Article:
Master limited partnerships (MLPs), like other publicly traded companies, are subject to many types of regulation. The regulatory guidance that matters most to MLPs, however, is the Internal Revenue Service’s (IRS) determination whether current and planned activities generate “qualifying income” under Section 7704 of the tax code.

Meeting the qualifying-income test every year is a prerequisite for operating under the MLP structure, and so MLPs are careful to ensure that the income from any planned activity will qualify. Often they do this by seeking a private letter ruling (PLR) from the IRS. The “natural resources” language of Section 7704 and the legislative history behind it provide a broad definition of the activities that qualify, and it is open to further interpretation.

The increase in the number of publicly traded MLPs during the past few years can be attributed mostly to the favorable climate for energy MLPs, but also in part to the expanding scope of natural resource activities that qualify for the MLP tax structure. While the vast majority of MLP companies remain in the traditional midstream energy sector, there is a growing number engaged in “oilfield services” that the IRS has looked favorably upon.

I define the oilfield services sector as activities vital to oil and gas exploration and production, ranging from drilling services to waste disposal to fluid transportation and storage. In many ways, the breadth and scope of these services reflect the changing nature of the oil and gas industry itself, namely the increasing importance of hydraulic fracturing and the general vitality of America’s energy economy.

Subsequently, oilfield service companies have sought consent from the IRS in the past few years to interpret the definition of qualifying income to include these additional natural resource services. The IRS has also ruled on the extent to which MLPs may process and change petroleum products such as natural gas and natural gas liquids (NGLs) and still fall within Section 7704. Rulings have allowed such processes as cracking, which induce chemical changes and change these basic petroleum products into different products.

The natural-resource exception

The recent number of PLR rulings is noteworthy, especially considering the IRS historically has issued new rulings at a fairly slow pace. In fact, from 1989 to 2006, only 31 PLRs were issued under the natural-resource exception in Section 7704. But beginning in 2007, that number has steadily grown, with last year seeing 18 new rulings. The trend has continued into 2013, with the expectation the IRS will have issued more PLRs during the past two years than it did between 1989 and 2006.

These recent PLR rulings reveal a number of energy-related activities not previously considered for MLP status. A sampling of these activities include: • Furnishing sand and water pipelines for fracing operations;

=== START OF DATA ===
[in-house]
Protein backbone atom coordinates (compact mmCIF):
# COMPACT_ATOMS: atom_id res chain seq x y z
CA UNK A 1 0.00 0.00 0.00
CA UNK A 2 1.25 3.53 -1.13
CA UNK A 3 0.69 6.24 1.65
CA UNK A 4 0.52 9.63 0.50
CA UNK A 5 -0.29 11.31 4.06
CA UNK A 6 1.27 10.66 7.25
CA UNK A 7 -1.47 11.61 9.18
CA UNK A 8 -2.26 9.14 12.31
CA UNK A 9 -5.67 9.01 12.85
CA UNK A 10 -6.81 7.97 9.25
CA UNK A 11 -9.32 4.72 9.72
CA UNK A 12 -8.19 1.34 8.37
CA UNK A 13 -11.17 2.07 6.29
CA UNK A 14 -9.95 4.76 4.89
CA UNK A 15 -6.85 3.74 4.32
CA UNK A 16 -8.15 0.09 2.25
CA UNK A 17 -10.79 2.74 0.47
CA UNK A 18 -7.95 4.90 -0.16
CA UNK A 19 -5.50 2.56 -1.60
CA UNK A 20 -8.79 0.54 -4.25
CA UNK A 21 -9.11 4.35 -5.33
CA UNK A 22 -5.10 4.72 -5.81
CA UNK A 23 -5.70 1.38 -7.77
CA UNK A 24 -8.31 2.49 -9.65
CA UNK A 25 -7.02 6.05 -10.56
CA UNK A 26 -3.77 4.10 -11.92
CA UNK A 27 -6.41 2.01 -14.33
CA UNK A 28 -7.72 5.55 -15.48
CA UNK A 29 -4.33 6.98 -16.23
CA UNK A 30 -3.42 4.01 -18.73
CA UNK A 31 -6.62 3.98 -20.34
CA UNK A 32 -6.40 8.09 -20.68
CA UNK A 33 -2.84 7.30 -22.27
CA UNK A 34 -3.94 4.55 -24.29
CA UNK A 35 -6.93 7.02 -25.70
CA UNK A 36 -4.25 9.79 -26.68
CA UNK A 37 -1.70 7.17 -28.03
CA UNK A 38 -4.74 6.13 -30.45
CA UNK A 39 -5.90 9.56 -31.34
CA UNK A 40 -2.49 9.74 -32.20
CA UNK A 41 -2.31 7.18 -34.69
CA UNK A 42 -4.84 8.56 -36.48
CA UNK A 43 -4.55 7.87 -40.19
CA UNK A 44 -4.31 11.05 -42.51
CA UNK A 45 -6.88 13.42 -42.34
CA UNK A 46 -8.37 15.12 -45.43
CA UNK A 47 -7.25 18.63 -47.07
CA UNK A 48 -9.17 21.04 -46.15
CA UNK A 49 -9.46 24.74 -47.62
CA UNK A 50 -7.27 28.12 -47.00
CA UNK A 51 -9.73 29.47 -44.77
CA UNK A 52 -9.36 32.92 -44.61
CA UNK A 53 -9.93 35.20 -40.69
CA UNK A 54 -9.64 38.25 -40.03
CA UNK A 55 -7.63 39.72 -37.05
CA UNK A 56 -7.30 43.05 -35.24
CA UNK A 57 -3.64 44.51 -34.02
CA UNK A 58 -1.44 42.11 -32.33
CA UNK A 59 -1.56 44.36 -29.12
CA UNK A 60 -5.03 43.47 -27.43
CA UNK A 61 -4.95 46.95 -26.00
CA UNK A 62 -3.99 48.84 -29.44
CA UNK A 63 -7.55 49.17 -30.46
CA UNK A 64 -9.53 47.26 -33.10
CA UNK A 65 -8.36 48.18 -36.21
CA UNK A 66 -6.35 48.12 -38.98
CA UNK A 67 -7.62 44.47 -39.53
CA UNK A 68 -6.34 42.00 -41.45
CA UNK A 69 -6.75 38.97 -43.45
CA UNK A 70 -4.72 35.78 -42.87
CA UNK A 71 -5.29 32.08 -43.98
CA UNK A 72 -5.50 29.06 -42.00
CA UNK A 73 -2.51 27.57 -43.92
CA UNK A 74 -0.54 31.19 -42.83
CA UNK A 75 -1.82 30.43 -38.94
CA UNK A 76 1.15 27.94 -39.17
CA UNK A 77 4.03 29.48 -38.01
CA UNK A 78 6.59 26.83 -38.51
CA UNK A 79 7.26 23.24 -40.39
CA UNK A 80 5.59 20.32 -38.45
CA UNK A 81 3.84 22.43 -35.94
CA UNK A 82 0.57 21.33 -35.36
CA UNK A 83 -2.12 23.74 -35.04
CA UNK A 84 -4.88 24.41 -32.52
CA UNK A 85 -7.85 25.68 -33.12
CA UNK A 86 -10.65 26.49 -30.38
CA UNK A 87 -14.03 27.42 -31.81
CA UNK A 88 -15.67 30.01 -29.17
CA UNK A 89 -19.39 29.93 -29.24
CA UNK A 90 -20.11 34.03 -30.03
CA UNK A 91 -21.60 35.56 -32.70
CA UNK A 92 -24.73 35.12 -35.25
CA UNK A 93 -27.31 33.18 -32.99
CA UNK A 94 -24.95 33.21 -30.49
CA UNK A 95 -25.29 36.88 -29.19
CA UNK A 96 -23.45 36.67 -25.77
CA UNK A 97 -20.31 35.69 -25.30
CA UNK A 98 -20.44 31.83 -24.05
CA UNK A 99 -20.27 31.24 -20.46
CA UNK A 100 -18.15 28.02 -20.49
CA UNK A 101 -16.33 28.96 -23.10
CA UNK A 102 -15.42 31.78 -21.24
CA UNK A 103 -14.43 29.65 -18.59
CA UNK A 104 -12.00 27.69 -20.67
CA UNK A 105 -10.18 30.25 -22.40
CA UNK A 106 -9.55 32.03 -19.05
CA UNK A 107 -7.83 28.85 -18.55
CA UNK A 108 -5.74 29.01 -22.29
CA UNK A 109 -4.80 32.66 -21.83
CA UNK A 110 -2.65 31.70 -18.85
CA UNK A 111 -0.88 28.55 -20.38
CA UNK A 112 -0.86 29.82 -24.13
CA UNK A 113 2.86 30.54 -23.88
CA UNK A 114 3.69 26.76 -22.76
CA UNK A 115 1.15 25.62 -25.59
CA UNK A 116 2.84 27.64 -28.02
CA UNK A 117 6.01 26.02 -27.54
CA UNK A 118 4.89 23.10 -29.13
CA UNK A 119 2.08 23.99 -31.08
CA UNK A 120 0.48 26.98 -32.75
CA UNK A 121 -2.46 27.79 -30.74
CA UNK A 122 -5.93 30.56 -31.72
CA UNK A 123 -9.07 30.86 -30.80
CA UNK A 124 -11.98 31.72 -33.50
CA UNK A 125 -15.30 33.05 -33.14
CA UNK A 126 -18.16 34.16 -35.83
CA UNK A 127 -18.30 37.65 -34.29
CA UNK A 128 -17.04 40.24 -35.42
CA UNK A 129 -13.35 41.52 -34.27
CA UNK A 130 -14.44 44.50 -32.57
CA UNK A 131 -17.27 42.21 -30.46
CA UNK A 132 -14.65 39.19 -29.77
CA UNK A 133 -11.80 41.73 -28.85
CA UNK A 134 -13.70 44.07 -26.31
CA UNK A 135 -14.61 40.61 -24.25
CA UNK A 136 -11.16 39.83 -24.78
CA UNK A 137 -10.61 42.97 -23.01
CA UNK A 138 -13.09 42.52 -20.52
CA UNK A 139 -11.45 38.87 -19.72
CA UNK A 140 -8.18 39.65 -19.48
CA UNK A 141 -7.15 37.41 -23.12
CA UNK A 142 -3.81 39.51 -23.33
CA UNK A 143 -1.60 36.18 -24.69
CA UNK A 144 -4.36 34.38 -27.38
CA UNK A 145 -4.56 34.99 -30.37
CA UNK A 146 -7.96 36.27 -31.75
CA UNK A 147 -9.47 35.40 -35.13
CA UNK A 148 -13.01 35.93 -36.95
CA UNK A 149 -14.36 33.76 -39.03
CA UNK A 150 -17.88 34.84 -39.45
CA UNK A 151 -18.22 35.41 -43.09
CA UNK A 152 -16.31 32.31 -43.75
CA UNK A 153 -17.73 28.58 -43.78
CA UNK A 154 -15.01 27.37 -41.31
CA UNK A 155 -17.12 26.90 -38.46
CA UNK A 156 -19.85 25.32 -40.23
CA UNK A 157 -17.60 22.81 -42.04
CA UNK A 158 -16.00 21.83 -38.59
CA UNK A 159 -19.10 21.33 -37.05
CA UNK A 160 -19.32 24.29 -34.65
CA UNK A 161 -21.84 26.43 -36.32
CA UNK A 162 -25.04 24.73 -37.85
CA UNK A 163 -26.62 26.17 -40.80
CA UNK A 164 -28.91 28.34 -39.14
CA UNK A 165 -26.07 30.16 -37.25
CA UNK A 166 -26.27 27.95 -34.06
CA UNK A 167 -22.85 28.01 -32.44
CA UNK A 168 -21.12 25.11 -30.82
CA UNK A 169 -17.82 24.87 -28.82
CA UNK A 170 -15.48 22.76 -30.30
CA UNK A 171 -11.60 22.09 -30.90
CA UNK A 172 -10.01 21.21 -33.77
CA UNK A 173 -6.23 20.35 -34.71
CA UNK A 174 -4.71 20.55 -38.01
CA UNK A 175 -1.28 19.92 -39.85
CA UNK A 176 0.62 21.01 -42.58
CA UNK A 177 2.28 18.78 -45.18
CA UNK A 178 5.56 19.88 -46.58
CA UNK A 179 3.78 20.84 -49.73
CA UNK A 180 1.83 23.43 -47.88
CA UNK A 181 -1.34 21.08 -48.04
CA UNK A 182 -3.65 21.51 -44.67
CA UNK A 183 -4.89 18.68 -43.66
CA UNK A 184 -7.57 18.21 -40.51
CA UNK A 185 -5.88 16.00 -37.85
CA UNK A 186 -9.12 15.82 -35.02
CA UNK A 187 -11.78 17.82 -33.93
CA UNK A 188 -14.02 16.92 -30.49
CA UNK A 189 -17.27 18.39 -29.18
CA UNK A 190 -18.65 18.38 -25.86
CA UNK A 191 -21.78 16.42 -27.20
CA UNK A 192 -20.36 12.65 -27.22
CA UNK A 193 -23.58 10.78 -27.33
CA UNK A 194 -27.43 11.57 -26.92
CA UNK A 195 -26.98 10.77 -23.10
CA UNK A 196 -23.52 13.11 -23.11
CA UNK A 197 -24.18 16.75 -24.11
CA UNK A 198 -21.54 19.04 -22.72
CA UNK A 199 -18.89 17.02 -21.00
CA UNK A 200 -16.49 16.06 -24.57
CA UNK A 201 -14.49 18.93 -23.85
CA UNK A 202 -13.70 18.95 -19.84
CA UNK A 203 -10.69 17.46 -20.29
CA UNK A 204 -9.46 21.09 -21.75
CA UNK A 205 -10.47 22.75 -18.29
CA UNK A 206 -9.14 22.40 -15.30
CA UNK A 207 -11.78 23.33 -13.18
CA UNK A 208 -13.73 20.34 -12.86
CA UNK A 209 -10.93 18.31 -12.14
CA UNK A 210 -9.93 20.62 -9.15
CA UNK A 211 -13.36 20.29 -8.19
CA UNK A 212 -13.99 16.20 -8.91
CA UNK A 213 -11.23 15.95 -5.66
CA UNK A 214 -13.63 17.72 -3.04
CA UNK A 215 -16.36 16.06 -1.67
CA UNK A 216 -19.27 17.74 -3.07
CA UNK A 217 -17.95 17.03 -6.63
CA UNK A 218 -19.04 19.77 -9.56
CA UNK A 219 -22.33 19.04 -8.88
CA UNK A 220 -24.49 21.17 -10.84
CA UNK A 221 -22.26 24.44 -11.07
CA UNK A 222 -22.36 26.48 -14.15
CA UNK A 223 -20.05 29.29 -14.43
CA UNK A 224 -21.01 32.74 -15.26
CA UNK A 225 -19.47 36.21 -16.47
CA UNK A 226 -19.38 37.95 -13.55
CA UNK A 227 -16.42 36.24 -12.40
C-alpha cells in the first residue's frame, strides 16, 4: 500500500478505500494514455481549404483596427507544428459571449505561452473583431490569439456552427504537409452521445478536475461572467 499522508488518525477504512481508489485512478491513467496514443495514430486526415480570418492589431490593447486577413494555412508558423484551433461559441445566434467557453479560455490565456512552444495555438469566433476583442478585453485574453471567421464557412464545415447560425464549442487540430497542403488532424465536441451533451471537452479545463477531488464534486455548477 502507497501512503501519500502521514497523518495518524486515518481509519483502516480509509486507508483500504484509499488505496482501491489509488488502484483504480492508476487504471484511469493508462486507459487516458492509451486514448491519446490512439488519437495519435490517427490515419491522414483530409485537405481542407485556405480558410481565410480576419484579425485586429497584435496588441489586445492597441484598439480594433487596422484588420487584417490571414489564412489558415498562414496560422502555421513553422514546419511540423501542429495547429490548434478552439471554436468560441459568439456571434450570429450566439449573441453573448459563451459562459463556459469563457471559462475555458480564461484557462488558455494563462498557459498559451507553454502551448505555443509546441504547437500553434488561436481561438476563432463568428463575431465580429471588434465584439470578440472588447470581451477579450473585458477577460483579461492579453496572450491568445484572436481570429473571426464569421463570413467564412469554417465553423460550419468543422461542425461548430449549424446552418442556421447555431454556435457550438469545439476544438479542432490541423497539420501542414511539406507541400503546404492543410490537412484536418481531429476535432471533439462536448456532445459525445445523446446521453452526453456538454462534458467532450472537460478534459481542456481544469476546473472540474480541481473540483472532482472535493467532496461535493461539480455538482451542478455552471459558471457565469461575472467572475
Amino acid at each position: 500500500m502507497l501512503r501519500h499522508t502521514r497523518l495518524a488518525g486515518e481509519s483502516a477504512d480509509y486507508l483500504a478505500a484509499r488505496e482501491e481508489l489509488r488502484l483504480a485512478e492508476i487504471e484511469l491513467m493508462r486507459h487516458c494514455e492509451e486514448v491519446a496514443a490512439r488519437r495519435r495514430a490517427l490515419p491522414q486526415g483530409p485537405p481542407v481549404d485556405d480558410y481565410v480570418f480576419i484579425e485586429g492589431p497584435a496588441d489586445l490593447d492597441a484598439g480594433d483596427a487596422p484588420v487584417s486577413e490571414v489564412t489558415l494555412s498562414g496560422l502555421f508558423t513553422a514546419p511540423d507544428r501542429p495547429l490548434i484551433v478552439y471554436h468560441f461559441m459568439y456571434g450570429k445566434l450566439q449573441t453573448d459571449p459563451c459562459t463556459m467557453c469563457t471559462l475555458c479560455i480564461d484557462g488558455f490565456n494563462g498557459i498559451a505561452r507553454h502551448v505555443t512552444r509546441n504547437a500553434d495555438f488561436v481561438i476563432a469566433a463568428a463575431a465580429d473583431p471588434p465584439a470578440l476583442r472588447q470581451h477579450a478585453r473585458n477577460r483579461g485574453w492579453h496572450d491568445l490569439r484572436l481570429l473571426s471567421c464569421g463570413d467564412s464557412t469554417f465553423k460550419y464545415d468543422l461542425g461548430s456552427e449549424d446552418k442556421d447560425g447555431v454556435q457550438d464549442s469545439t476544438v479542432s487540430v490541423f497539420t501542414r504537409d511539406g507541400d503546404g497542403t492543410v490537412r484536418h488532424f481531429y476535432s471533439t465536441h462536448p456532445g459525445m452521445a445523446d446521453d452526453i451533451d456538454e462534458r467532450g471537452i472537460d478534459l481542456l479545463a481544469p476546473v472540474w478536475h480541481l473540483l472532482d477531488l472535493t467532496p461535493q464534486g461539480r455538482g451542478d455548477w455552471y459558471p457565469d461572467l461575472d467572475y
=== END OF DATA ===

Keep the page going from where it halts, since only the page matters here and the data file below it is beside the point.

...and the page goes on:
• Leasing of offshore oil and gas platforms (note that the platforms qualified as real property, another source of qualifying income);

• Loading, injecting additives and wholesale distribution of refined products;

• Production of olefins from NGLs via a cracking process and their transportation and storage; and

• Oilfield waste and fluids handling.

It is important to note that PLRs are specific to the energy-related company (i.e. taxpayer) requesting them and cannot be cited as precedent for the industry as a whole. However, they can be a useful indication to determine both the IRS’ rationale in a particular area and the types of activities being considered for publicly traded partnerships.

MLP Parity Act of 2013

In the spirit of looking ahead to predict the impact of Washington’s oversight over MLPs, a notable piece of legislation is being considered by Congress that deserves attention: The MLP Parity Act of 2013. The bill would expand the scope of activities defined in Section 7704, not incrementally as has been done in the PLRs, but in a broad sweep by allowing renewable energy companies to organize as MLPs.

Although the MLP Parity Act has received bipartisan co-sponsorship, it has yet to generate the type of support required to bring the bill to a vote—and the immediate prospects of that occurring remain dim.

If it received serious consideration in this Congress, it would probably be as part of tax reform, which most observers do not expect to occur this year or next.

However, the bill does show that Congress understands the critical role MLPs play in attracting private capital to domestic energy development—an investment in both our nation's security and continuing economic growth. This is another important sign that our political leaders are trying to align the nation’s regulatory approach to better reflect the changing energy landscape.

In short, the National Association of Publicly Traded Partnerships (NAPTP), the nation’s only trade association representing publicly traded limited partnerships, is pleased that the value of MLPs is being recognized by our nation’s leaders, and NAPTP will continue to follow the legislation with interest.